Jaap Blonk b. 1953

Jaap Blonk on UbuWeb

Flux de Bouche (1992, Staalplaat Records)

1. Seepferdchen und Flugfishce

2. just a thought
[[ view score ]]

3. der minister 1

4. galsslass

5. Ango laïna

6. Rohtic
[[ view score ]]

7. Popocatepetl

8. Darg


10. Axtherastical

11. der minister II

12. Totenklage

13. Frictional
[[ view score ]]

14. Flux-de-Bouche

15. Mnemosyne

16. (brült)

From the CD Flux de Bouche (Staalplaat STCD046)

Sound poetry comes alive only when you hear it. Though possibly the oldest form of oral poetry, it is still a relatively unknown genre. Covering a wide area between ordinary speech and singing, it can take many shapes: poems in fantasy languages, text written in self-invented symbols, or voice sounds that cannot be notated at all. Good sound poetry is very direct communication, the human voice speaking out immediately, not bothering about meanings. The imagination of the listener is allowed to wander freely, without being directed by words (of course I also recorded some pieces to contradict this statement!)

Apart from a few isolated examples, the history of published sound poetry begins with Dada. One of its founders, Hugo Ball, wrote a cycle of six soundpoems in 1916, which he read in the famous Cabaret Voltair in Zurich. I recorded the 3rd, Totenklage (Dirge) and the 6th, Seepferdchen und Flugfische (Sea-horses and Flying Fishes). The latter was the very first sound poem I ever recited back in 1977; I still love to improvise on it.

Like Ball, Rudolf Blümner (though not a Dadaist) was searching for a new language, pure and absolute, untouched by the clichés of everyday speech and 'journalism.' Ango laïna, from 1921, is his only surviving poem.

Tristan Tzara's (brüllt), meaning (roar) as well as (scream), is the most extreme Dada text I know. The concluding sentence says 'who still finds himself a very nice person.'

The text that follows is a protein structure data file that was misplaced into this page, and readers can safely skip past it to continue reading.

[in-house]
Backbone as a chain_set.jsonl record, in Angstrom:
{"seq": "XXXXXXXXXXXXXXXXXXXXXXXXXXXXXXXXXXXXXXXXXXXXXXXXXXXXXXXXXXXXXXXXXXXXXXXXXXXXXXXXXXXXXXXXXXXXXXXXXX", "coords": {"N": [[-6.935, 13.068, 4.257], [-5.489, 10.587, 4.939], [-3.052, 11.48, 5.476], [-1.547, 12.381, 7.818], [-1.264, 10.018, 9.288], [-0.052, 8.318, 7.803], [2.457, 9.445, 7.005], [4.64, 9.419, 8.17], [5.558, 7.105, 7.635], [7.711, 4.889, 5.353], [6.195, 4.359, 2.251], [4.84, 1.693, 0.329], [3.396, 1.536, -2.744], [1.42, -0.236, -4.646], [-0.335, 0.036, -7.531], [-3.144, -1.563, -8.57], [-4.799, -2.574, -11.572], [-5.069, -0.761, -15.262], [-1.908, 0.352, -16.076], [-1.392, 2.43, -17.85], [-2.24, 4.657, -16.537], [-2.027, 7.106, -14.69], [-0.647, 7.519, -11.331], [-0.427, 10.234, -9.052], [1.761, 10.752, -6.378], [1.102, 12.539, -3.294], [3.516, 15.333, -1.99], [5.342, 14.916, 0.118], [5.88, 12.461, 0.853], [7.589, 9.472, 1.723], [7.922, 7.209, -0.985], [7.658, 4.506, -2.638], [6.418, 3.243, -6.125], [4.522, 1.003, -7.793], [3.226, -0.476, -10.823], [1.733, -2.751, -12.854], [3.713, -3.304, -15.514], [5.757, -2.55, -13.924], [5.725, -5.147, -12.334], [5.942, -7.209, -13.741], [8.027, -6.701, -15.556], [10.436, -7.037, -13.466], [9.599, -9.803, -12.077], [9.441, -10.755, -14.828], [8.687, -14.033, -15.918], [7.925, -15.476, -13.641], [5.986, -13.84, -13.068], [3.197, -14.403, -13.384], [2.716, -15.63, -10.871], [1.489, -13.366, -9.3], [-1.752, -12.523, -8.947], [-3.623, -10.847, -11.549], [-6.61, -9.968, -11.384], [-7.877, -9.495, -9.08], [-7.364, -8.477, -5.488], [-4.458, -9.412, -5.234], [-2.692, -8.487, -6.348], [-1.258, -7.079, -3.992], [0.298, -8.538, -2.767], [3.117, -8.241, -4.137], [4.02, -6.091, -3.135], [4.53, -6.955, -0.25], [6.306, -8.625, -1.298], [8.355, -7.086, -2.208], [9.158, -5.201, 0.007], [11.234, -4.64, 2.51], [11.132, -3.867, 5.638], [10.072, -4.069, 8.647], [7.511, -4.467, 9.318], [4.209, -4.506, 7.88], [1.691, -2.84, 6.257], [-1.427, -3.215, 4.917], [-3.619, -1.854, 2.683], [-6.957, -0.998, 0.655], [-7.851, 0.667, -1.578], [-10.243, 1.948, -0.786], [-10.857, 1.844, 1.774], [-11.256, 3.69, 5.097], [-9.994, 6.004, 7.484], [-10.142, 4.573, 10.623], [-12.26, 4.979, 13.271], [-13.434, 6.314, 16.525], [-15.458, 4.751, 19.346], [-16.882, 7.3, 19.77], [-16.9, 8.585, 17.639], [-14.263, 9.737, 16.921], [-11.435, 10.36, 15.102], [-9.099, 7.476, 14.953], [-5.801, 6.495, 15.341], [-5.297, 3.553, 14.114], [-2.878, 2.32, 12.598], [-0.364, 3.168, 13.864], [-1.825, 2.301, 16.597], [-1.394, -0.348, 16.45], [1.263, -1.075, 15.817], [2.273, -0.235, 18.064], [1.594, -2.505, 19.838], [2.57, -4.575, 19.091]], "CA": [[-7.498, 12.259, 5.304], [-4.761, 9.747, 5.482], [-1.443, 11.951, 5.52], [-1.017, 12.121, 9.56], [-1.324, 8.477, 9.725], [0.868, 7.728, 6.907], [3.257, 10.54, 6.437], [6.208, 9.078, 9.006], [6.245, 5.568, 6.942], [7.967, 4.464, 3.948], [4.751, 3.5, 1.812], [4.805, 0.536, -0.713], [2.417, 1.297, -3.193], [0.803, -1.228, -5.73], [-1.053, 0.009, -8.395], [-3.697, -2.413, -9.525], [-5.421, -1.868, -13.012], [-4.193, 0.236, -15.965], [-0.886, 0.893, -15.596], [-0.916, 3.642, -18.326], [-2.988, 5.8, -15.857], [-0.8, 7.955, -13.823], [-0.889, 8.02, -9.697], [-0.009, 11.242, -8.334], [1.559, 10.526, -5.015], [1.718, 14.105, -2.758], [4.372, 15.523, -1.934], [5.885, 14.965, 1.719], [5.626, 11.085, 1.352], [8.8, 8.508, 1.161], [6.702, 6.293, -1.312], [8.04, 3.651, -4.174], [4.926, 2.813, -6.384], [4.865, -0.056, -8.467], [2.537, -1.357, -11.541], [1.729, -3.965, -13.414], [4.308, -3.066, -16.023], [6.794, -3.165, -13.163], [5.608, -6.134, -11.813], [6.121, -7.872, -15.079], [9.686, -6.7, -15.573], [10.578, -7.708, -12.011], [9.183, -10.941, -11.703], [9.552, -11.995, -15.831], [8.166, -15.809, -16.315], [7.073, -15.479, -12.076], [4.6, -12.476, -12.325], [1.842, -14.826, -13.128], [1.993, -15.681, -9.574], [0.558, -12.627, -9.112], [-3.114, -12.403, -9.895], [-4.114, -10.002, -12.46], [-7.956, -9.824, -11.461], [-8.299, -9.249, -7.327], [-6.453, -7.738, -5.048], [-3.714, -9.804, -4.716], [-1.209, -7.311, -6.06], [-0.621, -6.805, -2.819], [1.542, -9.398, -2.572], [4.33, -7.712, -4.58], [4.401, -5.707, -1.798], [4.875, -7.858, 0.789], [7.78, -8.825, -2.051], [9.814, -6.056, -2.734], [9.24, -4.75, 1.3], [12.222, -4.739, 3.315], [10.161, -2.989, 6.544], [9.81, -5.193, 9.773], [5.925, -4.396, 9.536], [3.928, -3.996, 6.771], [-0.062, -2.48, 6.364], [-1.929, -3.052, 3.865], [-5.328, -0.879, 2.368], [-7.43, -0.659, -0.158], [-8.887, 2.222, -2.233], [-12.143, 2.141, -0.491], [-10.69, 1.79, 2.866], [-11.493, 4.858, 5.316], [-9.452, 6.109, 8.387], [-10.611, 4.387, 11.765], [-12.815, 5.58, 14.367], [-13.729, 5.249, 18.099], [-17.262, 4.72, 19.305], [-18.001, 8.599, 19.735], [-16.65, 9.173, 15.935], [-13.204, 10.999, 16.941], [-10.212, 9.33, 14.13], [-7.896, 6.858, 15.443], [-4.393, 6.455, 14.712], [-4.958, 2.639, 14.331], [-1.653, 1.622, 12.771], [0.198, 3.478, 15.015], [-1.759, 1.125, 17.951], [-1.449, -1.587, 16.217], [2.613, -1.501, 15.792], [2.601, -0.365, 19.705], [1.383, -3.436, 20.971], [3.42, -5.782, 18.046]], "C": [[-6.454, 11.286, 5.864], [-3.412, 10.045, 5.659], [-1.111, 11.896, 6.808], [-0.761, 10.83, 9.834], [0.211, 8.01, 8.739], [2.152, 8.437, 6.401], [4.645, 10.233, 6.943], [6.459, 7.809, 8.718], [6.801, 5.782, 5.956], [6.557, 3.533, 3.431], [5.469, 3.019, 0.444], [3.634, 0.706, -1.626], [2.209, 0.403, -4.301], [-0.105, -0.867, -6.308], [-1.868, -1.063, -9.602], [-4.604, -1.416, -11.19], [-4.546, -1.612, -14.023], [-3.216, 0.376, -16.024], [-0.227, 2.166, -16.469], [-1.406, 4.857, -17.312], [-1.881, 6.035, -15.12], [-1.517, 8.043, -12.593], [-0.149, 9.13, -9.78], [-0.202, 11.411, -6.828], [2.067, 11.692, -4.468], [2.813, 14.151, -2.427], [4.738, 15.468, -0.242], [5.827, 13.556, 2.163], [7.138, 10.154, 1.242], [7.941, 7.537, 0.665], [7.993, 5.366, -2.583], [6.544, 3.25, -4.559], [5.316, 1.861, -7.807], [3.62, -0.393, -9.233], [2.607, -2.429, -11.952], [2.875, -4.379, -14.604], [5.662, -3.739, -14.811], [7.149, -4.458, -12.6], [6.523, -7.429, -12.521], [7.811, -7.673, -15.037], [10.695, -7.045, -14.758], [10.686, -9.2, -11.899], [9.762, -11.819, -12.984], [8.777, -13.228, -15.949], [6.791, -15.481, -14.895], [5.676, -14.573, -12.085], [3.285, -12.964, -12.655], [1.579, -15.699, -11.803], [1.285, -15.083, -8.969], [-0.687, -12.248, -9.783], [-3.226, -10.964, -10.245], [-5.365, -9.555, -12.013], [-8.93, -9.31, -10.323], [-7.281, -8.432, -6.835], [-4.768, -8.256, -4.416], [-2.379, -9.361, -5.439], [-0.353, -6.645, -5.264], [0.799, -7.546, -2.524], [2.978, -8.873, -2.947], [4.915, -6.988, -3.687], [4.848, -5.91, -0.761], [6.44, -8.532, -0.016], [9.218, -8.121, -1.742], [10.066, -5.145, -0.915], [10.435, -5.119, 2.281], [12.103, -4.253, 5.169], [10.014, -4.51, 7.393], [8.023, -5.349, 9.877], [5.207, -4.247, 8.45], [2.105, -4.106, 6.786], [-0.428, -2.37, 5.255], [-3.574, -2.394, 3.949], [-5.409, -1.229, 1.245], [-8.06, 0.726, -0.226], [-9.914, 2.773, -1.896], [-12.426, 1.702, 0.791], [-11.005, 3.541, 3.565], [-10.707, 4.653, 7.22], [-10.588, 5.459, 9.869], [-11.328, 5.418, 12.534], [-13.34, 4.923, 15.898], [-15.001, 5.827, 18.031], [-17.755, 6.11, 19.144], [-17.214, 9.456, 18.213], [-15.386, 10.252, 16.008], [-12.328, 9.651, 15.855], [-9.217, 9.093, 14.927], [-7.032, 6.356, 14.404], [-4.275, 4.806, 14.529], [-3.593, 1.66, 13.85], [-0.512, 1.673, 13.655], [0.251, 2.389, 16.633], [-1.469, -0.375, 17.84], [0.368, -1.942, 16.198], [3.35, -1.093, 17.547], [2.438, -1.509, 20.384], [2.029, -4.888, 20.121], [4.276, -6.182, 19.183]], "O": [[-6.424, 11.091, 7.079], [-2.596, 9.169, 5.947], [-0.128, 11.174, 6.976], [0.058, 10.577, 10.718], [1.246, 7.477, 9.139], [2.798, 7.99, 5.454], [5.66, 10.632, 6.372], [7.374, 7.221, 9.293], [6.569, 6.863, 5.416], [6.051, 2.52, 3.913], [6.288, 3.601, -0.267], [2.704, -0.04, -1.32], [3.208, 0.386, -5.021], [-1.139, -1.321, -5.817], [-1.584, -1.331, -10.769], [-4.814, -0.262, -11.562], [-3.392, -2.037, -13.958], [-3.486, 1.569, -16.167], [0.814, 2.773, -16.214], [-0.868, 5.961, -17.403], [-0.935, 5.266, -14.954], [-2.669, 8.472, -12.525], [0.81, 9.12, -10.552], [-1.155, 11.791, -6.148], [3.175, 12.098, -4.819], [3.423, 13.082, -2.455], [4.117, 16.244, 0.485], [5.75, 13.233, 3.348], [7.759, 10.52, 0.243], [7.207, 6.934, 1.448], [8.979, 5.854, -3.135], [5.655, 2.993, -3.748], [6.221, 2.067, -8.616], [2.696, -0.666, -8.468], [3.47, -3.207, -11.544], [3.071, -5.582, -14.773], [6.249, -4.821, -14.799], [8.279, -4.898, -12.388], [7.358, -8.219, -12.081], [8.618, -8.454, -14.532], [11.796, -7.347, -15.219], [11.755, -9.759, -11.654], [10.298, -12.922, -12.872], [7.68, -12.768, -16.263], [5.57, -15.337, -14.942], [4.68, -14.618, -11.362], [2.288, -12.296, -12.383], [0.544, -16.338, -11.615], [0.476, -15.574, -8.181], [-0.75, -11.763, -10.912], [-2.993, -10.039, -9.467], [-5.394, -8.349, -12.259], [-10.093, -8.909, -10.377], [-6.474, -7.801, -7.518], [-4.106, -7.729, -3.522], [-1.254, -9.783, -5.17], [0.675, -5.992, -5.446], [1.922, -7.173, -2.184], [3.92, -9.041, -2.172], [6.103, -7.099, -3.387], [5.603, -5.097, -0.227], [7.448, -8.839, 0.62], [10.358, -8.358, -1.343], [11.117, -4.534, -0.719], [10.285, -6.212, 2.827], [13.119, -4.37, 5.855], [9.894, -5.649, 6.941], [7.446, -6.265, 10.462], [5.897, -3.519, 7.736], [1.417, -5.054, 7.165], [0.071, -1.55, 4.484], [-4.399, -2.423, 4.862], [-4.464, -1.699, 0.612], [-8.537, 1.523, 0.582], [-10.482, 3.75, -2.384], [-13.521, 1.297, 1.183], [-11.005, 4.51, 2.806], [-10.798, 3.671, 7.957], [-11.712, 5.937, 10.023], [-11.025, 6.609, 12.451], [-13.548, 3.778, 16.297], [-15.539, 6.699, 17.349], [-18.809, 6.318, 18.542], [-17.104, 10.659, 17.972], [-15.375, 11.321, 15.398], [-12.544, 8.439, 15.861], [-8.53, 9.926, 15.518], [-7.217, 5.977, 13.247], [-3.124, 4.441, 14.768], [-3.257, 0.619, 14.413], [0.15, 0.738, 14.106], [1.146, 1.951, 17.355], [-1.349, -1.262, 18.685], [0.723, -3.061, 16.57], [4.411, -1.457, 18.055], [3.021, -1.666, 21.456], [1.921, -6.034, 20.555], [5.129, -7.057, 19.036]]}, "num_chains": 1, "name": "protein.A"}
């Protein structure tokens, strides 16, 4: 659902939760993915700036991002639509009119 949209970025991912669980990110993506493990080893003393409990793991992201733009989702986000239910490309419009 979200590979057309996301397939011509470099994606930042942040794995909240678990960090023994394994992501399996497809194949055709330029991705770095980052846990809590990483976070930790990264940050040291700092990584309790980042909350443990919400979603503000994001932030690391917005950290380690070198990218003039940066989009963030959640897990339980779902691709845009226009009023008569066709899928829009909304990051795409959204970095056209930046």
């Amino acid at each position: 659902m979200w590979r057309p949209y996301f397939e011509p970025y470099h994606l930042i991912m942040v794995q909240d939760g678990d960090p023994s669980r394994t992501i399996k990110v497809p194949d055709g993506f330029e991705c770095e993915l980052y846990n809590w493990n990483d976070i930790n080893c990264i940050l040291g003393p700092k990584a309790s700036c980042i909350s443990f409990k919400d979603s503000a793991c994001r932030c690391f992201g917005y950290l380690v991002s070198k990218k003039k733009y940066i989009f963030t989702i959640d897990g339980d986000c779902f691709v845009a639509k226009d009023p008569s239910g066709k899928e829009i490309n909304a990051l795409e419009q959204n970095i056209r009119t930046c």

Of the three American texts from the 70s, galsslass by Dick Higgins and DINA SORE by Robert Wilson read like a kind of 'minimal poetry.' I tried to find intimate, yet intense voice qualities for them. In the Wilson piece I took the liberty to repeat the main strophe several times more than in the printed original.

In Axtherastical, Guy de Cointet invented a very convincing language of his own.

Of my own pieces, the two versions of der minister could be called concrete poetry. Their game is played with the phrase 'the minister regrets utterances of this kind.' In November 1991 I taped a short improviasation and transcribed it with great care. A year later I recited this notation; this produced just a thought.

Popcatepetl is a puppet's dance on a diminished version of this Mexican volcano.

Darg is made up of fragments of village names from Drenthe, for centuries Holland's most backward province, inhabited by farmers using thier words sparingly. It has a lovely countryside.

Then thhere are my first two Phonetic Studies.
Nr. 1, Rhotic, investigates the R.
Nr. 2, Frictional manipulates the so-called 'voice fricatives.'

Mnemosyne, the Mother of the Muses, is teeming with little overtones.

Finally, Flux-de-Bouche is a more or less random fragment of the flow of my mouth at time I cannot help uttering.

--Jaap Blonk
Amsterdam, January 1993